|Genre||Symphonic Gothic Metal|
|Release Date||23 September 2019|
Symphonic gothic metal as a whole has a limit as to how much can be done with it. Or, at least, it’s never been done very far from your typical Within Temptation/After Forever/Tristania sound: aggressive instrumentation behind a (usually) soft female soprano, choirs, strings, and an in-your-face juxtaposition of “darkness and light”, either with that aforementioned instrumentation or through the use of clashing growls and operatic vocals, or both. I like it when it’s done well, but I’m always left dissatisfied, wanting something that ventures a bit off the well-beaten path.
Fortunately, Beyond Forgiveness’ Live to Tell the Story comes pretty close to satiating my gothic metal desires. Yeah, it has all that stuff I just mentioned that most other bands in the space have, but there are two key components that bring it above a good portion of them; it lacks the vapid pretension that is ever-too common in gothic music and it has a whole lot of heart.
What do I mean by “vapid pretension”? Well, it seems that every time you listen to a gothic metal record, you’re attacked with emotional messages (which aren’t subtle or tasteful at all) and it’s forced down your throat like bad Chinese. The bands always try way too hard to emphasize that their music is deep but, in reality, it’s the same shit that you’d find in the journal of an unimaginative emo kid’s diary, only with instruments attached. Come on. If your music has emotional meaning, we should be able to feel it ourselves without you reassuring us every five fucking seconds that it’s special. Anyway, Beyond Forgiveness doesn’t do that, and instead you can feel all of the pain, beauty, aggression, mourning, and longing in the music without much effort, which is a huge plus.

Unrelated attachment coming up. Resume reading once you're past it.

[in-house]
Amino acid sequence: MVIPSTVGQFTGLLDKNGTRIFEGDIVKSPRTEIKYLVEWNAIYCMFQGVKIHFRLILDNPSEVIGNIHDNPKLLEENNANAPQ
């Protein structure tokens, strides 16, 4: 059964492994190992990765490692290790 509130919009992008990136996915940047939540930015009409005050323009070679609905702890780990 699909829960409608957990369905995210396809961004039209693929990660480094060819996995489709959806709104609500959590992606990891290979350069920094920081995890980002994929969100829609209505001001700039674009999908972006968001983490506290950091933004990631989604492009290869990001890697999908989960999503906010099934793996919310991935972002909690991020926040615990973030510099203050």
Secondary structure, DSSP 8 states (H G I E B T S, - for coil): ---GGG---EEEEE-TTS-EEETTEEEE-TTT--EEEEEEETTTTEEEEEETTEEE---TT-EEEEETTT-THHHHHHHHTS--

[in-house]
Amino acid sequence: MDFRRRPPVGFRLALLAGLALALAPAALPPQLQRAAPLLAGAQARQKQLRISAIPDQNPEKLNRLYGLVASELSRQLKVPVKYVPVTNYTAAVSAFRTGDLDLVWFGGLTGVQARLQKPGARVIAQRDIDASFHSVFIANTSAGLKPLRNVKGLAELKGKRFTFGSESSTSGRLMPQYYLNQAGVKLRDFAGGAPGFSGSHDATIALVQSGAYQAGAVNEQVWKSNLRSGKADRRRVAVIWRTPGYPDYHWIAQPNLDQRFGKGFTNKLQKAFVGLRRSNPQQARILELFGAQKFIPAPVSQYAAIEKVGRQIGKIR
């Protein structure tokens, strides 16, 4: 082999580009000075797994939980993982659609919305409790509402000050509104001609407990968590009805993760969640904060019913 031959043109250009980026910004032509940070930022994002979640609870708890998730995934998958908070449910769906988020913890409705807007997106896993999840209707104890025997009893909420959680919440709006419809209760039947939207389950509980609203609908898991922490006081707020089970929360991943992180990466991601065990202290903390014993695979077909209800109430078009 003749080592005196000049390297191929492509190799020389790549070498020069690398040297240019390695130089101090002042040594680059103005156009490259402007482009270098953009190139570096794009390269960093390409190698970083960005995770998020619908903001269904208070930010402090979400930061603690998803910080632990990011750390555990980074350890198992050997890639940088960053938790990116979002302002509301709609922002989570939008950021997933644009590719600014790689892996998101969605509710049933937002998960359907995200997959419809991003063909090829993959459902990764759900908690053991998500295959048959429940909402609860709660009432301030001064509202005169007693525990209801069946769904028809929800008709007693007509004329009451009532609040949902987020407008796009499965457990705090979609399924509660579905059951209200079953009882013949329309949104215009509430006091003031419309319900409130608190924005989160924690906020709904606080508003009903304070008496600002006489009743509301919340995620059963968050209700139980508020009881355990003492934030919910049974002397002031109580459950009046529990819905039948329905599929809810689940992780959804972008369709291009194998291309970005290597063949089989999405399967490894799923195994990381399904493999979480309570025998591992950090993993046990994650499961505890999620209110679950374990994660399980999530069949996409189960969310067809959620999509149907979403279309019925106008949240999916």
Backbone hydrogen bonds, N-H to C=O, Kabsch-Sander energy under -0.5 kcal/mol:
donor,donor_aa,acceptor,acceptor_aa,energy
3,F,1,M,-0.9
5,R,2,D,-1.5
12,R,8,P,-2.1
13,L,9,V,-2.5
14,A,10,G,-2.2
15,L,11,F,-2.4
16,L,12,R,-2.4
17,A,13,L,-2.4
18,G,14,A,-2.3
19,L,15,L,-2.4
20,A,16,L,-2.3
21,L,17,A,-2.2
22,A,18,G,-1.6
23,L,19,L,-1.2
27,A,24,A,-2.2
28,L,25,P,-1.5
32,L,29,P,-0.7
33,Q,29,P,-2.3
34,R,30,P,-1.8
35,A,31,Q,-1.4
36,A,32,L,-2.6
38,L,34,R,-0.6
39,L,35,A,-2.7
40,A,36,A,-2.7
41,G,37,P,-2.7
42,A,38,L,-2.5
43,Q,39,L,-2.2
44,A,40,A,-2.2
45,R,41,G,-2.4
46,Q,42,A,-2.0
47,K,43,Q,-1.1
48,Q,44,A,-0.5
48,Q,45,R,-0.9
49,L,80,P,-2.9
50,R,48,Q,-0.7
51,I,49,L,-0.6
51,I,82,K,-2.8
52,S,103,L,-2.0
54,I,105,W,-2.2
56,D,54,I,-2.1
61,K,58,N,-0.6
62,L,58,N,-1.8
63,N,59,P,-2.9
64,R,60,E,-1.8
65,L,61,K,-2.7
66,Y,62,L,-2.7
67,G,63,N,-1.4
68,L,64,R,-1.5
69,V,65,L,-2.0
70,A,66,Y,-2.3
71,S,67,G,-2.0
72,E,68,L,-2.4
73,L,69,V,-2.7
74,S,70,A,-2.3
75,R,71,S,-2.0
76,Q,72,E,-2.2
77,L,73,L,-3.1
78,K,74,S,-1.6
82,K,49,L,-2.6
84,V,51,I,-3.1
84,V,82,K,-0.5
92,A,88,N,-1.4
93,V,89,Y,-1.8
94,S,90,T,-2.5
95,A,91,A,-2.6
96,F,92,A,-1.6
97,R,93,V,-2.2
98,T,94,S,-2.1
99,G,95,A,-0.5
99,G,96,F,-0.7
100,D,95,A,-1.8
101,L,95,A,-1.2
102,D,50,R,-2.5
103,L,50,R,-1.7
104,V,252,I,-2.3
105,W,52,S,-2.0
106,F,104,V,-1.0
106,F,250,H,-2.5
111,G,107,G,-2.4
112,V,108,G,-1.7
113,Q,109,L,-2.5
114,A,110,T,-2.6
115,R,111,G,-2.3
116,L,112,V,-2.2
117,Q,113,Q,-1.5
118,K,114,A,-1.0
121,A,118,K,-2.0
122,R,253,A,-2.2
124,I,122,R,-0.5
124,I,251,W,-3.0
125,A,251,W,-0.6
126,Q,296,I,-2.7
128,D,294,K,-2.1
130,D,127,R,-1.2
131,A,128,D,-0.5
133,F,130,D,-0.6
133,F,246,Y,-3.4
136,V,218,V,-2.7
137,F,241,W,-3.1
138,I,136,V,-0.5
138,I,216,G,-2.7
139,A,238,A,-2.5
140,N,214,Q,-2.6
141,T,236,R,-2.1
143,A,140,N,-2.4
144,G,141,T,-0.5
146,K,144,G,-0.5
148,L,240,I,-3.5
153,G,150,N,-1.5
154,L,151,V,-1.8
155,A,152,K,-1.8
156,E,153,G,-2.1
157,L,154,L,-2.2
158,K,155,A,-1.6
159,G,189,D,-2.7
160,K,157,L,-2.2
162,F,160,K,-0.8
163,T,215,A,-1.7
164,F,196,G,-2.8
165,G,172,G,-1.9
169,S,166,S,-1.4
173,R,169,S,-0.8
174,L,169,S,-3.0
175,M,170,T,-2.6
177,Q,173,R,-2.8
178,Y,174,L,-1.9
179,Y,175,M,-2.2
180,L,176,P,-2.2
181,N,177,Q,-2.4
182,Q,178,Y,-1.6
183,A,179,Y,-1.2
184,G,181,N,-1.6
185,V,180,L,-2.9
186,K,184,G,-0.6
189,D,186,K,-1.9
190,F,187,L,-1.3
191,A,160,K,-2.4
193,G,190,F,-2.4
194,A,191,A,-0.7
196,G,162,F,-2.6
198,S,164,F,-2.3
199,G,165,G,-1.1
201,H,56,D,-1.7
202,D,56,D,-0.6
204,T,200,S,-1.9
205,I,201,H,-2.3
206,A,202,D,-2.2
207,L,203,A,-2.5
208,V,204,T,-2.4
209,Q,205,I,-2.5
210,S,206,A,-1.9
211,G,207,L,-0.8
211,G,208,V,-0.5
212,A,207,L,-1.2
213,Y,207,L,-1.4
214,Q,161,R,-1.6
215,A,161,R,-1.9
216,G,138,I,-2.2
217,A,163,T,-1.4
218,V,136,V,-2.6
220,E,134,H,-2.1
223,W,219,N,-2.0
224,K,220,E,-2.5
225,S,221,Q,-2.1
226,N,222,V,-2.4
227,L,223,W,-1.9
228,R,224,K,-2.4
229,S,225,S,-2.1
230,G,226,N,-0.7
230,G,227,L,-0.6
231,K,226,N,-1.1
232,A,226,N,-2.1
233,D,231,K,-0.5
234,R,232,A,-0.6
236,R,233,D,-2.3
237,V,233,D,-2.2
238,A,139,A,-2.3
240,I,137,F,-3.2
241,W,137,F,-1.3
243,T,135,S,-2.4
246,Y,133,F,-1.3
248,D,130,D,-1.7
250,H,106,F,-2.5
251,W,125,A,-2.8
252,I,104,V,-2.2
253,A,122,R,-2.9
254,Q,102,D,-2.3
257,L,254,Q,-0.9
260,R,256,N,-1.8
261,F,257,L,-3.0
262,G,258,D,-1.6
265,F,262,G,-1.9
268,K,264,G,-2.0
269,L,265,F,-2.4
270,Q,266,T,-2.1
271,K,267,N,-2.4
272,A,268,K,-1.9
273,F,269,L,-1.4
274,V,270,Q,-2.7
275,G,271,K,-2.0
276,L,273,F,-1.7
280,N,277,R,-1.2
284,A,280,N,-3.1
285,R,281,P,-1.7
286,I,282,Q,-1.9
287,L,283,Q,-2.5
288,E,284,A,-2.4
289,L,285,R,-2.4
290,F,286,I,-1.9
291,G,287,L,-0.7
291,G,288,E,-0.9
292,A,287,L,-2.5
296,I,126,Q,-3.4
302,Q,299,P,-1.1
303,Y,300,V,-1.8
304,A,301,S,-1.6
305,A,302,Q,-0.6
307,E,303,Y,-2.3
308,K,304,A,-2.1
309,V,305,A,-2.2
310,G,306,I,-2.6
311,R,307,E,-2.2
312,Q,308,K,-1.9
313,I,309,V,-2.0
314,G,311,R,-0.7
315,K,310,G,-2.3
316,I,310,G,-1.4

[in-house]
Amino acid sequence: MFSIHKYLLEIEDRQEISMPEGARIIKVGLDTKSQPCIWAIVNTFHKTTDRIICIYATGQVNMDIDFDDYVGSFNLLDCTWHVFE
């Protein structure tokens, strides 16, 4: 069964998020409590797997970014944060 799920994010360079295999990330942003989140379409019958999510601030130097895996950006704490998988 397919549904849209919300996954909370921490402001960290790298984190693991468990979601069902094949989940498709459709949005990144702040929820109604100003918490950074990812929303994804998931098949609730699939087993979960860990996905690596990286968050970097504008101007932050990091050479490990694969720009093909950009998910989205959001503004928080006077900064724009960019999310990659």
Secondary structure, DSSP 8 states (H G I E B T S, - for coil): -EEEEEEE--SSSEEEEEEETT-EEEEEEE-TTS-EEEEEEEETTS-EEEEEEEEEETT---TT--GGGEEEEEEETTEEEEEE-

Needless to say, the whole album feels pretty natural. Every track has highs and lows, as well as a good mix of harsh growls, male vocals, female vocals, and operatic vocals of both genders. Some tracks are definitely heavier than others, like the very melodeathy ‘One Last Time’ and ‘Labyrinth’, but there are plenty of light, angelic moments that round the album out. There is a bit of excess that could be stripped away, like most (or all) of ‘When Rivers Turn Red’, but the songwriting is otherwise at the top of its game. Complete with passionate-sounding, talented musicians (especially the drummer, Sean Rogers), Live to Tell the Story is as well-equiped as it could be.
This album isn’t without a few flaws, but it comes damn close to being everything I want in a gothic metal album. Seeing as it’s only Beyond Forgiveness’ second album, I think it’s safe to say that their third (if it comes) will be something special.
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